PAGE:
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A Glass and a Lake | Gospel of May 26

By 22 May, 2024No Comments
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Gospel according to Saint Matthew 28,16-20:

The eleven disciples went to Galilee, to the mountain to which Jesus had ordered them. When they saw him, they worshiped, but they doubted. Then Jesus approached and said to them, “All power in heaven and on earth has been given to me. Go, therefore, and make disciples of all nations, baptizing them in the name of the Father, and of the Son, and of the Holy Spirit, teaching them to observe all that I have commanded you. And behold, I am with you always, until the end of the age.”

A Glass and a Lake

Luis CASASUS President of the Idente Missionaries

Rome, May 26, 2024 | The Solemnity of the Most Holy Trinity

Dt 4: 32-34.39-40; Rom 8: 14-17; Mt 28: 16-20

The genius of St. Thomas Aquinas led him to reflect on the Holy Trinity; what it was like “inside” and how it manifested itself to human beings. Interestingly, he was concerned with understanding what it meant that we were created in the image and likeness of God.

Thus it began to become clear that the important thing is not to have a logical explanation of the mystery of the Holy Trinity, but to be aware of how we are in His image, no matter how unfaithful we have been to this reality. Not meditating, not contemplating this fact, leads us to an incomplete life, in which the fruits that God and our neighbor expect from us are lacking and we are left with a sad look at the difficulties and hardships of life.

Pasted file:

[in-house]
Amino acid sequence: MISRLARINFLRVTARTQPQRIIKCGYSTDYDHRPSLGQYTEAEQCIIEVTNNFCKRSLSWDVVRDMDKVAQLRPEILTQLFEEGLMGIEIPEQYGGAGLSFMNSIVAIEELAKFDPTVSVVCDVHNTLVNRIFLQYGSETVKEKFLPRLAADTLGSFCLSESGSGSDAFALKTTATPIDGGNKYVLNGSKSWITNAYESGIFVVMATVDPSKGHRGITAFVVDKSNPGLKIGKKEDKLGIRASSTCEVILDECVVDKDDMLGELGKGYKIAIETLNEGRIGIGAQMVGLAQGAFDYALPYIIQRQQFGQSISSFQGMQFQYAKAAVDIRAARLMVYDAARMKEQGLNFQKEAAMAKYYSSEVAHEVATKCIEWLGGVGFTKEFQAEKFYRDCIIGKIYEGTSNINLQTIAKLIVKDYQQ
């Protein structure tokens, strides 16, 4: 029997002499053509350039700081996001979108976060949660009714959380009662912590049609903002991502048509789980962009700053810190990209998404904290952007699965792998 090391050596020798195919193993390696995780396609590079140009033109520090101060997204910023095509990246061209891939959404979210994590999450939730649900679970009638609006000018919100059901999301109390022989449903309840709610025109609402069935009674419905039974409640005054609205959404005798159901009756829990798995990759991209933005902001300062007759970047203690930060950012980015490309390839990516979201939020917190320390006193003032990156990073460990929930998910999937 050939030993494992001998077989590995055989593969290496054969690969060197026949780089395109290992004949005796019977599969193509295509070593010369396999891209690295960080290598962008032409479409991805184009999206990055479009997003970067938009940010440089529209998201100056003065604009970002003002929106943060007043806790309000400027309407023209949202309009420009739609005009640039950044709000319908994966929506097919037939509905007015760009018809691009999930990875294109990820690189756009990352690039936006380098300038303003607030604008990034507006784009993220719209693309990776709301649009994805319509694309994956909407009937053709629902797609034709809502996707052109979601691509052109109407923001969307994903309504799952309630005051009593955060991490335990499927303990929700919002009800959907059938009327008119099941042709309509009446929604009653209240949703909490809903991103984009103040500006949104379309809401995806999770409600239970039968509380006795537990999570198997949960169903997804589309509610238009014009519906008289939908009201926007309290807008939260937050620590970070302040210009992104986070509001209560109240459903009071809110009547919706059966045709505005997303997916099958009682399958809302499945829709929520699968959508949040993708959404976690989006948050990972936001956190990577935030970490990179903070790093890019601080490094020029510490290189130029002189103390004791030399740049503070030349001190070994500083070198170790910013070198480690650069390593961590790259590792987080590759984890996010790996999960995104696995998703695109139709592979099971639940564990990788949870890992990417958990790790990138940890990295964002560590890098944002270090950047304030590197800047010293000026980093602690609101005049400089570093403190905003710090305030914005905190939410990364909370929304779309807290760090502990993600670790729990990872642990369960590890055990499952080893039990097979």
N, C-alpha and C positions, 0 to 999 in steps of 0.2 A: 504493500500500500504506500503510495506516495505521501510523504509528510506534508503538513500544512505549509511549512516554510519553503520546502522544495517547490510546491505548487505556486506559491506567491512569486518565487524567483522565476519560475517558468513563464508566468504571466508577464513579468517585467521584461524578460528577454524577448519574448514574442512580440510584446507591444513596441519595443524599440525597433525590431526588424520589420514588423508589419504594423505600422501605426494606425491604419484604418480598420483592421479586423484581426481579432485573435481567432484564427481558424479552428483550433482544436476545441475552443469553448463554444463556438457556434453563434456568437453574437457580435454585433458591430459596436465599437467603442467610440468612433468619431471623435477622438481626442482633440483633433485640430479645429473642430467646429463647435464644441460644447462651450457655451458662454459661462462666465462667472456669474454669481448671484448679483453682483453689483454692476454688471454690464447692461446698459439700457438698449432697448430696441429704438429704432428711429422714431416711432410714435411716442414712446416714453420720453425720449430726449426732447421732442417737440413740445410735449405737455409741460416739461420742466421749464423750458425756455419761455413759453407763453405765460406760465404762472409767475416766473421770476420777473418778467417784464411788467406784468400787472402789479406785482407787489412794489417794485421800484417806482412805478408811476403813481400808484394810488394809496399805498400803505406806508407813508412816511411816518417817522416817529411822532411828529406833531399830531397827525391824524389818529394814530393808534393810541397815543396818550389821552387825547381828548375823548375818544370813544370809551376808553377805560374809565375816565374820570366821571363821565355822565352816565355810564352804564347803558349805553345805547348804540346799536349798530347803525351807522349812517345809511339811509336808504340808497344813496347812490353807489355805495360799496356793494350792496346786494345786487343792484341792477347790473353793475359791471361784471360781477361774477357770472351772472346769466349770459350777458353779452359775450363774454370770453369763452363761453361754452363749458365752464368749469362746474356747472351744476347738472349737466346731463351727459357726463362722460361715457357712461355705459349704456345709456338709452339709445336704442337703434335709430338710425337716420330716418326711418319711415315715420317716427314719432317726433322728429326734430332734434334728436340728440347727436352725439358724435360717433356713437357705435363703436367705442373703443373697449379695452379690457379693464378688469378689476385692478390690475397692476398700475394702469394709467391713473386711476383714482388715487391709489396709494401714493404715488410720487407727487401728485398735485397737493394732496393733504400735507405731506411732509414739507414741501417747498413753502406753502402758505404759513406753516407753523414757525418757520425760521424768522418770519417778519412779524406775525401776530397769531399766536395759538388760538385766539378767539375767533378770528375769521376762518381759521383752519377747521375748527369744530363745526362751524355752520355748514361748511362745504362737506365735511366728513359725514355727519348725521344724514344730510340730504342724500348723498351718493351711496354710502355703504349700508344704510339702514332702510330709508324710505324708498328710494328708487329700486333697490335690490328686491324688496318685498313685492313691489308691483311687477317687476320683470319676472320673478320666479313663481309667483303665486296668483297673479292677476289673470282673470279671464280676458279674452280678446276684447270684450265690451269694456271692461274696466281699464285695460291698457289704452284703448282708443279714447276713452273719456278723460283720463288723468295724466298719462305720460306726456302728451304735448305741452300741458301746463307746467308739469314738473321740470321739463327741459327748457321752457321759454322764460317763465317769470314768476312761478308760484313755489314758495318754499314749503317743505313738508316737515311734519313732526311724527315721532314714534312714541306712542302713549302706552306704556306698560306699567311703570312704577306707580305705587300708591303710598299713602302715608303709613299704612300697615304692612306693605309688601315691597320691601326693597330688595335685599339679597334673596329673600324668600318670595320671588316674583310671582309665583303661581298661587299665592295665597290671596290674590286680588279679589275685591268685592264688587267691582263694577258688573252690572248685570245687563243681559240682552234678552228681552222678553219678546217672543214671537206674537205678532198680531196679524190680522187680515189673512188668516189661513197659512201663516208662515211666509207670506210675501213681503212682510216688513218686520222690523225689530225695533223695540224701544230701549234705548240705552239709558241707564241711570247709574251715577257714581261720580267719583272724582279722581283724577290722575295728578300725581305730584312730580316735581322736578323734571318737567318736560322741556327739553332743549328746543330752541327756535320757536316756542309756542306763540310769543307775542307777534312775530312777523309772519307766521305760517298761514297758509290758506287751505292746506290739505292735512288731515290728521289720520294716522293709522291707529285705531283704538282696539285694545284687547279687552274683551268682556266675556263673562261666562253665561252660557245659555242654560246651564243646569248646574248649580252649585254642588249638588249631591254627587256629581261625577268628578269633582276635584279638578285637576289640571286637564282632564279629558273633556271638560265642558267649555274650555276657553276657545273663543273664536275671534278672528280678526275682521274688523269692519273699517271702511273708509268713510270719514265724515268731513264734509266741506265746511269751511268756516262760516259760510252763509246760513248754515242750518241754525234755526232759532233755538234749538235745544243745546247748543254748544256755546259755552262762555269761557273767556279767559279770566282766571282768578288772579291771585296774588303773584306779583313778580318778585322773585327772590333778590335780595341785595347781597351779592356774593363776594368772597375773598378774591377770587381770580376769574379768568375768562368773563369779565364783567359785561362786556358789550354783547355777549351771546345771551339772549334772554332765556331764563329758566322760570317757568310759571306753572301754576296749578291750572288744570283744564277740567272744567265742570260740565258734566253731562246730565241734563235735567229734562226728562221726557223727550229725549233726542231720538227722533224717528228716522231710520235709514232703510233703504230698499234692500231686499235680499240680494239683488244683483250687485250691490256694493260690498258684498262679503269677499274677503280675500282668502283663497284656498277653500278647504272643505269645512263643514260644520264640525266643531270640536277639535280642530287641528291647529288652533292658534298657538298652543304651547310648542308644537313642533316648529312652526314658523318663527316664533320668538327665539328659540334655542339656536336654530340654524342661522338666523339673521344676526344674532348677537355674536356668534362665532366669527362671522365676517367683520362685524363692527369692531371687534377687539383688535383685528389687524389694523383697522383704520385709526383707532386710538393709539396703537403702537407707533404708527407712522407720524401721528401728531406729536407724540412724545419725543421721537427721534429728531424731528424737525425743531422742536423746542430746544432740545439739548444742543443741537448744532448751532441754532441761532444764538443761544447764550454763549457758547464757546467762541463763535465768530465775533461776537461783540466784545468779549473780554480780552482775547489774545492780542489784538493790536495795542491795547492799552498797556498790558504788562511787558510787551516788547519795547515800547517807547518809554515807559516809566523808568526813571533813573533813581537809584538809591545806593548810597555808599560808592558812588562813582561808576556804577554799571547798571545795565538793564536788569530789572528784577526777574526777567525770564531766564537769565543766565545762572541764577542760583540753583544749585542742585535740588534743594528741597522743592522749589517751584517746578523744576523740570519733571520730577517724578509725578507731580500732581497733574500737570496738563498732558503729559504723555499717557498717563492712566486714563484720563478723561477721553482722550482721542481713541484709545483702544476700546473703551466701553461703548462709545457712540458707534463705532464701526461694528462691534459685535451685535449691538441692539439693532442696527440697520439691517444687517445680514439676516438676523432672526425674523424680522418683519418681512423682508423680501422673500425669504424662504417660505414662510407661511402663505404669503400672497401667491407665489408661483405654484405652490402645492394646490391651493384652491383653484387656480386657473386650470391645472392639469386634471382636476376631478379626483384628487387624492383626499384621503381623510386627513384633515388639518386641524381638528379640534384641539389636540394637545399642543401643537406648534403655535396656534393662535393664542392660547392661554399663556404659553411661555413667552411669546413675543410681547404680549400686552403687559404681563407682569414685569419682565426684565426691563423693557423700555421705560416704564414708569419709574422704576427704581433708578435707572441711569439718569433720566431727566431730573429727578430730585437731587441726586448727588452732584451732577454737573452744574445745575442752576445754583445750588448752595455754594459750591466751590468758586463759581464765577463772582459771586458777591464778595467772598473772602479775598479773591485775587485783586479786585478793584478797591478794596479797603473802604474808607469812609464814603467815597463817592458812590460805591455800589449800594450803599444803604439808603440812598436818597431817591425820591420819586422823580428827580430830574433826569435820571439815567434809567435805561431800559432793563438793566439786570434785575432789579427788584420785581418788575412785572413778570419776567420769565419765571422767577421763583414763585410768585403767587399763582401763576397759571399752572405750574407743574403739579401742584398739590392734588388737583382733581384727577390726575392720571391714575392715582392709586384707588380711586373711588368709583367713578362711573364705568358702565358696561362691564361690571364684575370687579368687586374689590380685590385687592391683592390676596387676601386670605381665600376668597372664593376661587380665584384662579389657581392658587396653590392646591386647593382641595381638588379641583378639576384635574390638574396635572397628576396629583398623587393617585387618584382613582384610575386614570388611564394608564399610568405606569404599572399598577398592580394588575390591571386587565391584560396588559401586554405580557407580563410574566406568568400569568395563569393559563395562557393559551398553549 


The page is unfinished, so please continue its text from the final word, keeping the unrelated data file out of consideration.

I would like to illustrate this with one of those stories of oriental flavor, whose spiritual stories have an intuition of what Christ has clearly revealed to us.

An elderly spiritual master got tired of his apprentice complaining all the time, so one morning he sent him out to get some salt. When the apprentice returned, the master instructed the grieving young man to put a handful of salt in a glass of water and drink it.

How does it taste? asked the master.

Bitter, the young man replied.

The master smiled and then asked the young man to take the same handful of salt and pour it into a lake. The two walked in silence to the nearby lake, and once the apprentice shook his handful of salt into the water, the old man said, now drink from the lake.

As the young man finished drinking, the master asked: How does it taste?

Much fresher; the apprentice observed.

Can you taste the salt? asked the master.

No, replied the young man.